By Trudy Wischemann
The gingerbread woman reappeared when I opened some boxes of ornaments this weekend. I wanted to do a little lighthanded decorating, at least in my kitchen window, my hearth. I pulled back the tissue paper wrapped around her plump little body, saw who it was, and tenderly wrapped her back up, deciding against that trip down memory lane. Then I found the little wreath I’d hung to frame her years before, and my hands decided to go back after all, back to the time when she meant something real to me.
I’d written about this cheerful kitchen angel in this column, so I dug up the piece from the notebooks where I’d once kept them organized. What I discovered when I re-read it surprised me. In the first week of January 2011, I was still in love with my community, tender toward its complexities, not yet tortured by them. It felt good to remember.
The gingerbread woman reverie was triggered by community pain I was just coming to know thanks to my new job at R-N Market. A much loved woman, Inglatina Huerta, had been killed on her way to work around 5 a.m. on New Year’s Eve Day. She had a head-on collision with the son of one of Lindsay’s first families, who was coming home from a party. The story I heard is that he was not tested for alcohol. A Hispanic woman on her way to work, killed by a white boy on his way home from a party and not made to bear any consequences: it was an old story that could have happened anywhere. People suffered in silence. That’s how we do it here.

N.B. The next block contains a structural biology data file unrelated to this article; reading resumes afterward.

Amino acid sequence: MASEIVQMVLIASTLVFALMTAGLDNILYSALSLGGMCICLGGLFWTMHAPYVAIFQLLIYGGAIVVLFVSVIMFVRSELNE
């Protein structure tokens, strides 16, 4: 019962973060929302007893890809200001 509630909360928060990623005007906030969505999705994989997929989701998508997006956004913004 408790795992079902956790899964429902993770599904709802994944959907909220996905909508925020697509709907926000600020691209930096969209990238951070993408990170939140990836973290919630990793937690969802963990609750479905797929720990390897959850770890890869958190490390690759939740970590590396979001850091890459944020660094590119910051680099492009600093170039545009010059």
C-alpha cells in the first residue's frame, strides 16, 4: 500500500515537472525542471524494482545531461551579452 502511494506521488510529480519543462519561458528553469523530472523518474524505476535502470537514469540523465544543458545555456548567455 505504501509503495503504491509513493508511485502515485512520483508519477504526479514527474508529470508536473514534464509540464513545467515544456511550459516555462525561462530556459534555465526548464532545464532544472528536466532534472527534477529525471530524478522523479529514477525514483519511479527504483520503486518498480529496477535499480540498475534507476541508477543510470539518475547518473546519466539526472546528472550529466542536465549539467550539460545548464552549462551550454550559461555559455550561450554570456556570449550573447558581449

People had just begun to not suffer in silence two months before, when the revelations about high salaries Lindsay’s top employees were being paid splattered against the reality that a high percentage of the town’s residents have trouble paying their water bills. In mid-October 2010 about a thousand people met in the high school gymnasium for a highly-guarded city council meeting, purportedly to hear their complaints. At first I was reluctant to get involved, so I simply wrote about it. The first families fought back. In the columns before the gingerbread woman, I was just beginning to feel the effect of moving socially from one side of the community to the other, and still holding some middle ground.
That was before the housing fiascos were revealed, and before the effects of Rich Wilkinson’s appointment to city manager could be accumulated. It was before coming to the podium during public comment period at city council meetings and discovering we had to fight for the right to speak, before the plan to demolish the Citrus Exchange building, and before the lawsuits we filed to try to keep that from happening. Back then I was afraid of losing my sense of home in this town through the act of protesting. I didn’t know that loss would occur inside of me.
“It’s just love,” the gingerbread woman had told me about Inglatina’s accident and all the pain and silent discord that followed. “Grief is the price we pay for love,” I’d quoted a fellow Quaker then. It’s hard to remember. But as we, against the dark, deck our homes with the lights of life and share our wonder about a birth on the wrong side of the tracks in Bethlehem 2017+ years ago, maybe perspective will come. All this fighting is just about love for a little town.
Trudy Wischemann is a rural advocate who writes. You can send her your ornament stories c/o P.O. Box 1374, Lindsay CA 93247 or visit www.trudysnotesfromhome.blogspot.com and leave a comment there.
This column is not a news article but the opinion of the writer and does not reflect the views of The Foothills Sun-Gazette newspaper.